Whole Life Magazine

December/January 2014

Issue link: https://digital.copcomm.com/i/426101

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Page 12 of 43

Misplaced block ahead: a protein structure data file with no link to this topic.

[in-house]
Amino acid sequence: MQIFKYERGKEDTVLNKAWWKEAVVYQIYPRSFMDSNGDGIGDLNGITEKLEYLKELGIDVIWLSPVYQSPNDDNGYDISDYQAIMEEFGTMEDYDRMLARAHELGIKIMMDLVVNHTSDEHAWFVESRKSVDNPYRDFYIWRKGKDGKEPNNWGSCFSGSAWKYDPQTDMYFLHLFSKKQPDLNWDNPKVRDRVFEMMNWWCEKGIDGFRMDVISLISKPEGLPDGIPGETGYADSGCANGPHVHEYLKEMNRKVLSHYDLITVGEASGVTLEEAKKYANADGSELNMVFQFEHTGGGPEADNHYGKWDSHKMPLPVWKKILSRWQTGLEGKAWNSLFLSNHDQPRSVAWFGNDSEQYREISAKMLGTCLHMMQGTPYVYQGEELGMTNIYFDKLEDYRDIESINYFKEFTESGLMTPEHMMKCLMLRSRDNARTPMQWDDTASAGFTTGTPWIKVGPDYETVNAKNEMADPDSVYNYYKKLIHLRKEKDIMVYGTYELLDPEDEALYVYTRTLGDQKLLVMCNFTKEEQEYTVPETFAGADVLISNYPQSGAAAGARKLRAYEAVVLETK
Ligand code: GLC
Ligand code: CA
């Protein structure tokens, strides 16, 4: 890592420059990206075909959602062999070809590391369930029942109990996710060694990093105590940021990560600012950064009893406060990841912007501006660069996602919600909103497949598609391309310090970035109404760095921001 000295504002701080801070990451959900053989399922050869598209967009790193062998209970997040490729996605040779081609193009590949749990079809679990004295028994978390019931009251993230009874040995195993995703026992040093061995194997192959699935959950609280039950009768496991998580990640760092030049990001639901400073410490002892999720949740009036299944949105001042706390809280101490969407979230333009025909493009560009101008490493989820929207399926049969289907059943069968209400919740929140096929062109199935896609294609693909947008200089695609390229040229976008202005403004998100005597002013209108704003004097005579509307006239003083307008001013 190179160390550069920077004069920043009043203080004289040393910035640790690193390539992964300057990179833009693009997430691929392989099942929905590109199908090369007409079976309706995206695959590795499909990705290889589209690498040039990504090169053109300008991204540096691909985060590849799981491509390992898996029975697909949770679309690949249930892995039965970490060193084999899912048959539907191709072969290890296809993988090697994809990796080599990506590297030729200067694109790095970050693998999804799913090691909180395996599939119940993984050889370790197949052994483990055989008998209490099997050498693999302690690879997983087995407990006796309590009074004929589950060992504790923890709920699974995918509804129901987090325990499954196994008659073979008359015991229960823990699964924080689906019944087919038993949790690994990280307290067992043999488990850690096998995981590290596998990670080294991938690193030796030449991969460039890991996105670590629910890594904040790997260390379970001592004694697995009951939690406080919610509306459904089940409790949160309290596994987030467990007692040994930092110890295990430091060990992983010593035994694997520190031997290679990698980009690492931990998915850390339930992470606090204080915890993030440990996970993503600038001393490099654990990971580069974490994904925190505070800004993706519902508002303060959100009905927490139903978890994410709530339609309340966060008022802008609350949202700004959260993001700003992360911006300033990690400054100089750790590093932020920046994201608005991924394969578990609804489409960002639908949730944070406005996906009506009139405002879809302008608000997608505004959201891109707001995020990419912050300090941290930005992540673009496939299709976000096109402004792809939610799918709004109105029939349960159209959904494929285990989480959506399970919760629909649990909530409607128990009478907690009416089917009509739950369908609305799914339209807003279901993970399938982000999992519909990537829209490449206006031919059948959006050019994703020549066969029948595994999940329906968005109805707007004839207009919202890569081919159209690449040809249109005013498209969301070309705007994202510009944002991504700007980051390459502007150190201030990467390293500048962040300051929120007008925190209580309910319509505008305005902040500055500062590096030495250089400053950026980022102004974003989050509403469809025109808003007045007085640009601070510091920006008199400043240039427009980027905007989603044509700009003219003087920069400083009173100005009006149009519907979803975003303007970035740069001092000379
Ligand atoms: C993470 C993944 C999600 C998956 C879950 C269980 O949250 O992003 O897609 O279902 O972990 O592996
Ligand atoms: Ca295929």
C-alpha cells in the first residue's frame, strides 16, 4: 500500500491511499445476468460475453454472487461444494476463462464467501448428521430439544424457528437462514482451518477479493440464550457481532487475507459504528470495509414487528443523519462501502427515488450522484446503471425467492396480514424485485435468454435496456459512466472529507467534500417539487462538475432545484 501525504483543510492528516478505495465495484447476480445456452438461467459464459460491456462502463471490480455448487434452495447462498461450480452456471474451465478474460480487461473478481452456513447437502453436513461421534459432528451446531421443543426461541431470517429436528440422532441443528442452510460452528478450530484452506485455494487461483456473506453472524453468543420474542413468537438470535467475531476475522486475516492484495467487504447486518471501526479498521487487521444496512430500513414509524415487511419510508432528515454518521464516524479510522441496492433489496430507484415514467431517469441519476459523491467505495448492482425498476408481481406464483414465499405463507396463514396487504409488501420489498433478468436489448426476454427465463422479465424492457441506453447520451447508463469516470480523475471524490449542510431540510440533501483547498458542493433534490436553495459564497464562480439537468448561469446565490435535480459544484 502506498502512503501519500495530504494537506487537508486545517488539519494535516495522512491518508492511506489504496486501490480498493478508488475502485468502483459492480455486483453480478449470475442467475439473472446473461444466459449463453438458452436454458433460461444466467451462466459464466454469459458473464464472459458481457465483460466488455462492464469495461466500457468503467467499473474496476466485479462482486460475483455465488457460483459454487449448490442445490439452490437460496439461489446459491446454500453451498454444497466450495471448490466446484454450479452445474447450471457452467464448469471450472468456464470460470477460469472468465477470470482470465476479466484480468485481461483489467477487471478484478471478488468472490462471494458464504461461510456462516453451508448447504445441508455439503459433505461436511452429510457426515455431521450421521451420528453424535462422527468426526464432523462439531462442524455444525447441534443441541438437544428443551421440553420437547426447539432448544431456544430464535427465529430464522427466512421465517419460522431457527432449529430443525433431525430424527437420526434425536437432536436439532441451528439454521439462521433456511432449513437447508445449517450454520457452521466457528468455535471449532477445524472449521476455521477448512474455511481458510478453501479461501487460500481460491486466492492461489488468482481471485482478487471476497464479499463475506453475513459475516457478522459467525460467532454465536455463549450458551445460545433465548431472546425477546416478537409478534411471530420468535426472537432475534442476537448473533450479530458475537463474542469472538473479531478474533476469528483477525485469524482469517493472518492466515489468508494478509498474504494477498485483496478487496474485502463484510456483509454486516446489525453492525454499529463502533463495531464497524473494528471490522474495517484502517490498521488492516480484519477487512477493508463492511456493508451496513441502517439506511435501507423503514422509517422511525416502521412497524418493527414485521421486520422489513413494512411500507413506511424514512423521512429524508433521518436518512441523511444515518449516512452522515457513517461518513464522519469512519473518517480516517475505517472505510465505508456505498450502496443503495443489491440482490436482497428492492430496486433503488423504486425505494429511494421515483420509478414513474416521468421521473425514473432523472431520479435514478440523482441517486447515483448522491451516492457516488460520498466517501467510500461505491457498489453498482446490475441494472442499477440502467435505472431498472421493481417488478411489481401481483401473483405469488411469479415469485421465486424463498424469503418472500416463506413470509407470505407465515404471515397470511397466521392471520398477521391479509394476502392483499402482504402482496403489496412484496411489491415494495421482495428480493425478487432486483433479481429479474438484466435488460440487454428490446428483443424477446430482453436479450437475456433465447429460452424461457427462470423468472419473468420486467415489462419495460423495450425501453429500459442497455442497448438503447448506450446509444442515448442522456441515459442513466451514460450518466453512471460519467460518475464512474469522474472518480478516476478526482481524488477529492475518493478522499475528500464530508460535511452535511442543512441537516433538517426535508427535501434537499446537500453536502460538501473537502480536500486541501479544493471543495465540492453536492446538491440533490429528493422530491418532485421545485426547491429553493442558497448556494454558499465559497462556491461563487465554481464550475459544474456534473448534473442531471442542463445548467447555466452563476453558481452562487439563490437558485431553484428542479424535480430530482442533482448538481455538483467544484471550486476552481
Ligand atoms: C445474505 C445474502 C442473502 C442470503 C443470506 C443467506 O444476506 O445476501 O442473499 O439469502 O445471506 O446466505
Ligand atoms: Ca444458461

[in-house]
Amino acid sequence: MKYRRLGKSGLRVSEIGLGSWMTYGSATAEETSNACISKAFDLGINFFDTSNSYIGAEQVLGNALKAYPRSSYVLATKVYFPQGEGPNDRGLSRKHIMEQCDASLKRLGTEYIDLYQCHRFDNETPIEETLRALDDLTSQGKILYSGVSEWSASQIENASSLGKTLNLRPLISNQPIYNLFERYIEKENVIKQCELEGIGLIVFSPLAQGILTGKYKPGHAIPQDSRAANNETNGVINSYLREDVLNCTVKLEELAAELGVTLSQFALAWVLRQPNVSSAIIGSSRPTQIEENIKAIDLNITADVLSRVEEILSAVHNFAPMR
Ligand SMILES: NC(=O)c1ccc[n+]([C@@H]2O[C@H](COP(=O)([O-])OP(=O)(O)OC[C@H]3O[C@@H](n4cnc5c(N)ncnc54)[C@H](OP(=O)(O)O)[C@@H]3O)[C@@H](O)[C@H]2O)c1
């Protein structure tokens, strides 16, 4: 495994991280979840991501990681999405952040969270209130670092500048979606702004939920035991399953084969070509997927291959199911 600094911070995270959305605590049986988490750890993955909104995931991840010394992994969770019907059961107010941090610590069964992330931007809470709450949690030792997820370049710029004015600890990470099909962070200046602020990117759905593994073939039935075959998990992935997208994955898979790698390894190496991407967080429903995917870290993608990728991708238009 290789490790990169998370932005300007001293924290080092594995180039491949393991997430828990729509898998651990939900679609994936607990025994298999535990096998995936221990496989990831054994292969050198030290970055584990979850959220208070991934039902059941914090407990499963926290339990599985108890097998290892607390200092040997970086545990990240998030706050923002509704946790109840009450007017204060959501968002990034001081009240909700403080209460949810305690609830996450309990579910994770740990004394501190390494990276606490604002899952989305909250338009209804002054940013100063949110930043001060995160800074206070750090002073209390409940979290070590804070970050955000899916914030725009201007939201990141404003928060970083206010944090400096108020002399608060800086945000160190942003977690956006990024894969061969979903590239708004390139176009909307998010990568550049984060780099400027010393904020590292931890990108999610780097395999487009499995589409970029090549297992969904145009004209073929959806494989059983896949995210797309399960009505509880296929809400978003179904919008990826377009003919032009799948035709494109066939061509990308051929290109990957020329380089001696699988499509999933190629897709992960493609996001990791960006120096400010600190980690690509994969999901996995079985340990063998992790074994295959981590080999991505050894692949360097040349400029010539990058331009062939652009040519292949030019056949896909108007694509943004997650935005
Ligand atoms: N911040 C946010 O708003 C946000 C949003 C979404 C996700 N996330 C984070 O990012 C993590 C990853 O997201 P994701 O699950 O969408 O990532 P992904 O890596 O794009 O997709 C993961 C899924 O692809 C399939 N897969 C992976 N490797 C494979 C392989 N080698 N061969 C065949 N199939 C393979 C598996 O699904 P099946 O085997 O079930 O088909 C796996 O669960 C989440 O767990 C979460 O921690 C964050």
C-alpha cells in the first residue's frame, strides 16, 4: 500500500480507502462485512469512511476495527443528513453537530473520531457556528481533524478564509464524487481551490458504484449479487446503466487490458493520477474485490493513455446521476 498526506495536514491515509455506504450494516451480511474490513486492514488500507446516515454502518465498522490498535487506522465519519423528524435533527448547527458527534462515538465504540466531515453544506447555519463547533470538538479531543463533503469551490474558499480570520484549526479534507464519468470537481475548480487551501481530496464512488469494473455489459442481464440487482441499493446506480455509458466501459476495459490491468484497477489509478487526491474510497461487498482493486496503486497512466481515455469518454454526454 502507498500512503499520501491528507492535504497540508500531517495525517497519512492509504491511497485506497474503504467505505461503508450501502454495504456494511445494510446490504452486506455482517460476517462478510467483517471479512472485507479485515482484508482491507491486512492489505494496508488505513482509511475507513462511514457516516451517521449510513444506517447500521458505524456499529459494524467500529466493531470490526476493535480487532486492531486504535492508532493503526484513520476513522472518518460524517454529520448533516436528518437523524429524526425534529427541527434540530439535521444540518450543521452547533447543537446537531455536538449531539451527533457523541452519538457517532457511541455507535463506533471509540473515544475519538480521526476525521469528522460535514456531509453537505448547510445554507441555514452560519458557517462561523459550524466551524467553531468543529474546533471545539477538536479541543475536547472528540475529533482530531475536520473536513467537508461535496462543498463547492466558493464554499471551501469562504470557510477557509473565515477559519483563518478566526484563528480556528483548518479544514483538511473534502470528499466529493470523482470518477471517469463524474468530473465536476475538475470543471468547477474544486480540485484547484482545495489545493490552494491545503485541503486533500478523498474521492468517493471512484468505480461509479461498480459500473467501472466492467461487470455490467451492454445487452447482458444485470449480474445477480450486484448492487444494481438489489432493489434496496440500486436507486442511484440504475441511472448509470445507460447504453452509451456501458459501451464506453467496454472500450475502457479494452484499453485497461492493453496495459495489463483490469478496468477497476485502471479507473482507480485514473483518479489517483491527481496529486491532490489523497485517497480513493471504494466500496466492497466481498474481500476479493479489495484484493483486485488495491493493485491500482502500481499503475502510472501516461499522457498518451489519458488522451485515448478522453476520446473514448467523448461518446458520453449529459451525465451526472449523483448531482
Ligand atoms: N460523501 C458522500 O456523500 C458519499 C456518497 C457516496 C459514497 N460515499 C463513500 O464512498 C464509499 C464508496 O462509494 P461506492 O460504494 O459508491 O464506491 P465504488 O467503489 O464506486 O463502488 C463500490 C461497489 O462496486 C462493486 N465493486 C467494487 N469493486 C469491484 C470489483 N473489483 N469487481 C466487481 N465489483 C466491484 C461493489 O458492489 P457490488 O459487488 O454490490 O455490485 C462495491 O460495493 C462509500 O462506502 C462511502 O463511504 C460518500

M aking New Year's resolutions might seem like another annual letdown if you break your promises to yourself, but research suggests they sometimes work. In a 2012 study published in the Journal of Clinical Psychology, scientists compared success rates of people who made New Year's resolutions to people who decided to change a problem at a later time in the year. Six months later, 46 percent of the New Year's "resolvers" reported success in their behavioral goals (weight loss, exercise, and quitting smoking were the most common) versus only 4 percent of the "non- resolvers." Researchers found that readiness to change, having the skills to change, and self-effi cacy also predicted a positive outcome. whole living By Laura G. Owens W hen it comes to intelligence, we all know men and women are created equal. However, on certain health issues research is uncovering some surprising gender differences. In an October animal study published in Cell Press, scientists found that men's brains respond differently from women's to a high-fat meal. It turns out fatty foods put men at higher risk for blood sugar imbalances and brain infl ammation, which is problematic because infl ammation is an underlying trigger for numerous diseases. "The data suggest it is probably okay for females to occasionally have a high-fat meal, where it is not recommended for males," explains Deborah Clegg of L.A.'s Cedar-Sinai Diabetes and Obesity Research Institute. Researchers say they were initially shocked to discover that male and female brains differ in fatty acid composition. When they manipulated male mouse brains to have the fatty acid profi le of females, they found that those animals were protected from the ill effects of a diet high in fat. Brain differences may be due in part to differences in estrogen and estrogen receptors. BATTLE OF THE BRAINS RESOLUTIONS RING IN RESULTS THE CONTROVERSIAL G-SPOT Rock Body YOUR M en, women and Cosmopolitan magazine have long been on the hunt for the elusive G-spot pleasure point said to be located inside the vagina in the pelvic urethra. Yet this mystical nether region where vaginal orgasms result from only the most aware lovers satisfying the most sexually responsive women is a myth, according to a 2014 review published in the journal Clinical Anatomy. Further, the term "vaginal orgasm" is a misnomer and we should instead use the term "female orgasm," researchers say, since a woman's orgasm is always caused by the surrounding "female erectile organs," which they describe as the "female penis" extending within the woman's body to the clitoris as its tip. The clitoris "is not just sticking out in plain view with a clear direction manual," explains Dr. Gail Saltz, author of The Ripple Effect: How Better Sex Can Lead to a Better Life. "That means a woman has to be familiar with herself, then transmit that to her partner in a way that's comfortable for both of them," Saltz explains. Further, her partner has to be receptive to her communication. The G-spot may enhance arousal rather than lead directly to orgasm, but sexual arousal is highly individual and remains, to some degree, an elusive and seductive mystery. PRE-PROGRAMMED SNACKING W hen you grab a doughnut or bag of Doritos, researchers say, it's likely you're craving food your brain once tracked as high in calorie content. "The easy availability and low cost of high-calorie foods has been blamed for the rise in obesity," explains lead study author Dr. Alain Dagher. "Their consumption is largely governed by the anticipated effects of these foods, which are likely learned through experience." While each of us has free will to decide what to eat, food companies spend millions making sure your brain comes back for more. Michael Moss in his 2013 New York Times investigative report, "The Extraordinary Science of Addictive Junk Food," found that food companies have known for some time that salty, sugary and fatty foods aren't good for us. "It's not just a matter of poor willpower on the part of the consumer and a give- the-people-what-they-want attitude on the part of the food manufacturers," he wrote. "What I found over four years of research and reporting was a conscious effort to get people hooked on foods that are convenient and inexpensive." So next time you reach for a bag of chips, ask yourself who made the decision: you or the food company? december/january 2014-'15 13

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